Darrian Moore was the perfect target, because he had a job and saved his money.
Three teenage boys who lived within a 10-minute walk of Moore's Harrison home plotted to rob the 21-year-old man after he got home from his shift at FedEx on July 21, 2010.
But before the trio could go through with it, at least one of them backed out. The other played a part but knew Moore too well, so he didn't go to the 5802 Shady Hollow Lane home.
Prosecutors say Dominique Greer did.
During opening statements in Greer's murder trial Tuesday, prosecutor Kristen Spires told the jury that the robbery went bad and Greer fired a single bullet from a .380-caliber handgun into Moore's left temple.
In his opening statements, Dan Ripper, Greer's attorney, told jurors that there is no physical evidence linking his client to the killing. He said Dwight Turner Jr. and Franklin Jermaine Wood planned the robbery when Greer wasn't present and are now pointing at his client to avoid trouble for a crime they committed.
Moore's father, Charles Moore, testified first.
He recounted how he saw his son pull into the driveway at about 9:30 p.m. He then heard what sounded like someone throwing something in the trash a few minutes later.
Then the phone rang.
Darrian's mother, Angela Moore, answered.
"Momma, momma," was all she heard.
It was Darrian's number.
She came downstairs and told her husband. He looked out and saw his son's white Chevrolet Impala still parked in the driveway.
He must still be on the phone, he said.
But Angela said something wasn't right.
Charles went outside to find his son dying in the driveway.
Prosecutors then called a witness who admits he was part of the plot to rob Moore.
Turner testified that the week before the killing, he, Greer and Wood chose to rob Moore because Wood knew him well, knew he had a job and believed he had $3,000 in the bank.
Greer wanted $1,500 to help his brother record a mixtape, Turner said. Wood was going to drive Moore's car to an Atlanta chop shop and sell it for cash.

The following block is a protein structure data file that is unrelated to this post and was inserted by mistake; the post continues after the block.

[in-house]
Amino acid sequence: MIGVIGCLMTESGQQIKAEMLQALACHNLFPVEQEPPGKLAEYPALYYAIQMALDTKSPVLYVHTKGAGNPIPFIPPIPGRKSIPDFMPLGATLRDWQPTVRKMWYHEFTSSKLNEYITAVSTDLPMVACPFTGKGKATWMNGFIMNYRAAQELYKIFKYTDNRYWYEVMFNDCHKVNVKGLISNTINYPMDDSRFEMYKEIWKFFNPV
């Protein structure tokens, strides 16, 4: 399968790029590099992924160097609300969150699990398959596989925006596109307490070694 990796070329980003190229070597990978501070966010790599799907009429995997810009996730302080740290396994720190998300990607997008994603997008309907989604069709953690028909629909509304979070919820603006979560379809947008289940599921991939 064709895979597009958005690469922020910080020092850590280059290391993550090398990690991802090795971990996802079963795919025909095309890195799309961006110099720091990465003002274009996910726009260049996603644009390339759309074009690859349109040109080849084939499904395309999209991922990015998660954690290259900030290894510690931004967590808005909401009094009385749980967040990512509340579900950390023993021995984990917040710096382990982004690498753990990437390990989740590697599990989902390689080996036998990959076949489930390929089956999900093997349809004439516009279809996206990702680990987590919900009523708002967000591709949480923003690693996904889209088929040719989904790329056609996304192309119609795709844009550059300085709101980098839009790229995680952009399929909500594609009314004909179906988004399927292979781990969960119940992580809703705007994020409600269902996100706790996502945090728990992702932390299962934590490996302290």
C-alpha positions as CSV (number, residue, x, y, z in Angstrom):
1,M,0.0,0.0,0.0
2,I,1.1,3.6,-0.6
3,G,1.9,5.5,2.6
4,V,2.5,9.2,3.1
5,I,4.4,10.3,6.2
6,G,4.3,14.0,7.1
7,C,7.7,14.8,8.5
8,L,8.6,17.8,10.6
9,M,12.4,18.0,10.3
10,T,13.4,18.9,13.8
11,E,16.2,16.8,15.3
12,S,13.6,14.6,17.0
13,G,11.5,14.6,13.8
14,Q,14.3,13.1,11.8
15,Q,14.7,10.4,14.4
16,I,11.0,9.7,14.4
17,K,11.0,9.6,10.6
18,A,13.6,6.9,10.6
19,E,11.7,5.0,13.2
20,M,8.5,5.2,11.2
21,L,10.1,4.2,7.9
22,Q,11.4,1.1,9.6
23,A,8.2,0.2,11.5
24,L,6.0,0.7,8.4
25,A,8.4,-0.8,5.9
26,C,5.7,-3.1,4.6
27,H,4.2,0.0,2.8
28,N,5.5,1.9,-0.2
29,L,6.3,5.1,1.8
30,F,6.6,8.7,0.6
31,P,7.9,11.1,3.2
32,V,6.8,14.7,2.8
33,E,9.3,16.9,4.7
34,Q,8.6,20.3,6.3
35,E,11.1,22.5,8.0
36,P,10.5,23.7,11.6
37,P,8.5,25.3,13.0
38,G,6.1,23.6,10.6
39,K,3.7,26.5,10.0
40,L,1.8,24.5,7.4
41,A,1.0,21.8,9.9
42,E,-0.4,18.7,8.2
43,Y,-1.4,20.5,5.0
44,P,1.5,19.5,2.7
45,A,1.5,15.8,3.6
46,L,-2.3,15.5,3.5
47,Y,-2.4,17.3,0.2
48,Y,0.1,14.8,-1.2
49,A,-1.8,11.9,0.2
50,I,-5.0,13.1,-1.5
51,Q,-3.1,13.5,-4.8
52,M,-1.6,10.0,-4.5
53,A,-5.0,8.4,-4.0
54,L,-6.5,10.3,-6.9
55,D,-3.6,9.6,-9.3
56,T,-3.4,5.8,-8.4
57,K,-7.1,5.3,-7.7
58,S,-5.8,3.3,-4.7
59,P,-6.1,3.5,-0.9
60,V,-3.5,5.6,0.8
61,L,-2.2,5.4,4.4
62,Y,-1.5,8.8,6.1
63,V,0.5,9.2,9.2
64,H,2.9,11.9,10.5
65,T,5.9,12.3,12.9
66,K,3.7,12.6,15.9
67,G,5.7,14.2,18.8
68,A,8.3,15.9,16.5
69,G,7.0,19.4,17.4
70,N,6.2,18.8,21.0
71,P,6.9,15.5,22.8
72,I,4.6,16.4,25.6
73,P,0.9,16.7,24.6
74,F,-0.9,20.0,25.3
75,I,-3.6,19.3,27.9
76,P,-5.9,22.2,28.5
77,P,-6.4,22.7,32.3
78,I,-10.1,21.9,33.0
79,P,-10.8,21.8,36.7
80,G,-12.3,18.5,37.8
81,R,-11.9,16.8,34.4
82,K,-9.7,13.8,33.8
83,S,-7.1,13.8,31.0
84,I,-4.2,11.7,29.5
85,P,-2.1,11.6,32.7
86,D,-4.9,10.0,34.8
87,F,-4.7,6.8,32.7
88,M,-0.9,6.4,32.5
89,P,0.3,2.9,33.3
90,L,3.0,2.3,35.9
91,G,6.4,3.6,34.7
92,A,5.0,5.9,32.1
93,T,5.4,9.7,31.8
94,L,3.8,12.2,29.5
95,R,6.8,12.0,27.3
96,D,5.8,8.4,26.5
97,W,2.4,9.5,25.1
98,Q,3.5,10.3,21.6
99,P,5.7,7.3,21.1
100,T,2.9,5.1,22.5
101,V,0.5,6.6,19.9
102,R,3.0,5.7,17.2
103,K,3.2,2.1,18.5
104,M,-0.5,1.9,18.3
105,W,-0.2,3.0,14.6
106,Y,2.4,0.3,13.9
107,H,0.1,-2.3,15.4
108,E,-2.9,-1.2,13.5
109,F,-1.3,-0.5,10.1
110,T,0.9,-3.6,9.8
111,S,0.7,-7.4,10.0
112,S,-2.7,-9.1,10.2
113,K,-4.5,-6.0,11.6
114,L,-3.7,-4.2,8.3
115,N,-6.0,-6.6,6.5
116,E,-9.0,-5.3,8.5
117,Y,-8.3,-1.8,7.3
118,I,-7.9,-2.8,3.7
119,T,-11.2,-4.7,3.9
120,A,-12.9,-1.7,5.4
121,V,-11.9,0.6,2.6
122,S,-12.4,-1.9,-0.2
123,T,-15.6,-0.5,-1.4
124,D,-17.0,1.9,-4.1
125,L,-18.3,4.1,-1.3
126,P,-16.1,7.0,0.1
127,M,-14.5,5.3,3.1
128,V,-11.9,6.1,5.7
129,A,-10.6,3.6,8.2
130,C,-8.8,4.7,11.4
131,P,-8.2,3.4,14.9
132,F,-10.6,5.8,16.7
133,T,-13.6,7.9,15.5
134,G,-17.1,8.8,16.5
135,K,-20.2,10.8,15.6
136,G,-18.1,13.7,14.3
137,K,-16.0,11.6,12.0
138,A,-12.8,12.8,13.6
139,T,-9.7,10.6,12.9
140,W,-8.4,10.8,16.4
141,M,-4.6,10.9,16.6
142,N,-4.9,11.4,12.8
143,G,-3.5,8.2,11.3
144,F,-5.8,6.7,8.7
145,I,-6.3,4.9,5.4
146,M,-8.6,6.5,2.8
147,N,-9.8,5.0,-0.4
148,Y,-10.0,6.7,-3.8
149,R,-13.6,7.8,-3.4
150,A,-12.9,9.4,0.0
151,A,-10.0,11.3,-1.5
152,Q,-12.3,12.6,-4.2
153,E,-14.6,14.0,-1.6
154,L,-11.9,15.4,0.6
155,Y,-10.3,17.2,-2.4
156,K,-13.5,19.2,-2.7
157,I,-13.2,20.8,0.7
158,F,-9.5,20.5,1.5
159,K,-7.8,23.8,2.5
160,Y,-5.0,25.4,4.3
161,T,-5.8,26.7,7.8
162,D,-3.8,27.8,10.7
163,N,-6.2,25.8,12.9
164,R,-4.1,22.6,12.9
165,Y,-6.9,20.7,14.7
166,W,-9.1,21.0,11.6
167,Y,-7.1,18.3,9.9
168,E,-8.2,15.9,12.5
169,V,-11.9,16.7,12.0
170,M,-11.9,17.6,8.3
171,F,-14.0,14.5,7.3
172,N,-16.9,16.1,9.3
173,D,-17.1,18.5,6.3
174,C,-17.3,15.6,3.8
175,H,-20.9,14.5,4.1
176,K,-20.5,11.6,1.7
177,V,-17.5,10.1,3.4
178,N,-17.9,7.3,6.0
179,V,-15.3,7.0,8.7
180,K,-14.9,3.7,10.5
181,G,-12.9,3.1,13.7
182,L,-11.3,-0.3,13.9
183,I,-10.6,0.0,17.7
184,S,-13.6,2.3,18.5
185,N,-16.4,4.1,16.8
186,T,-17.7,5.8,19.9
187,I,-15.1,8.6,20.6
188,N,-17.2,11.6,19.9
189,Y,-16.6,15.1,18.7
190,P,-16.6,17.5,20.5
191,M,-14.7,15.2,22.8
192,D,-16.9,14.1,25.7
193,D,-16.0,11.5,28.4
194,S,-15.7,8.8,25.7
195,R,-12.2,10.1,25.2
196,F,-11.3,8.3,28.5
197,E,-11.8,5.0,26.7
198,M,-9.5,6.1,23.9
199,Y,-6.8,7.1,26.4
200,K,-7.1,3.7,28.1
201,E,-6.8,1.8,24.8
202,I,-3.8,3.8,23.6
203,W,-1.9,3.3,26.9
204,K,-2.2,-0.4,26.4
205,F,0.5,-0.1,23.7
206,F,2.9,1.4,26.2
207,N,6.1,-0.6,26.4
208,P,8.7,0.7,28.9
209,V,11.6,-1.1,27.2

Turner was going to buy school clothes with some of the money, a statement prosecutor Lance Pope challenged his own witness on.
"Mr. Turner, do you know how ridiculous it sounds to rob a man at gunpoint to get some school clothes?" Pope asked.
"Yes, sir," Turner replied, sitting at the witness stand in a jail jumpsuit.
Turner was not charged in this case. However, he has been arrested on a more recent theft charge.
Wood pleaded guilty to facilitation of especially aggravated robbery in September and faces a sentencing hearing on Dec. 3. He faced eight to 12 years for the charge, but in exchange for his testimony he'll receive a 10-year sentence.
Prosecutors planned to call about 20 witnesses, according to court officials. The trial is expected to last until at least Friday and possibly into the weekend or next week.
Contact staff writer Todd South at firstname.lastname@example.org or 423-757-6347. Follow him on Twitter @tsouthCTFP.
Todd South covers courts, poverty, technology, military and veterans for the Times Free Press. He has worked at the paper since 2008 and previously covered crime and safety in Southeast Tennessee and North Georgia. Todd’s hometown is Dodge City, Kan. He served five years in the U.S. Marine Corps and deployed to Iraq before returning to school for his journalism degree from the University of Georgia. Todd previously worked at the Anniston (Ala.) Star. Contact ...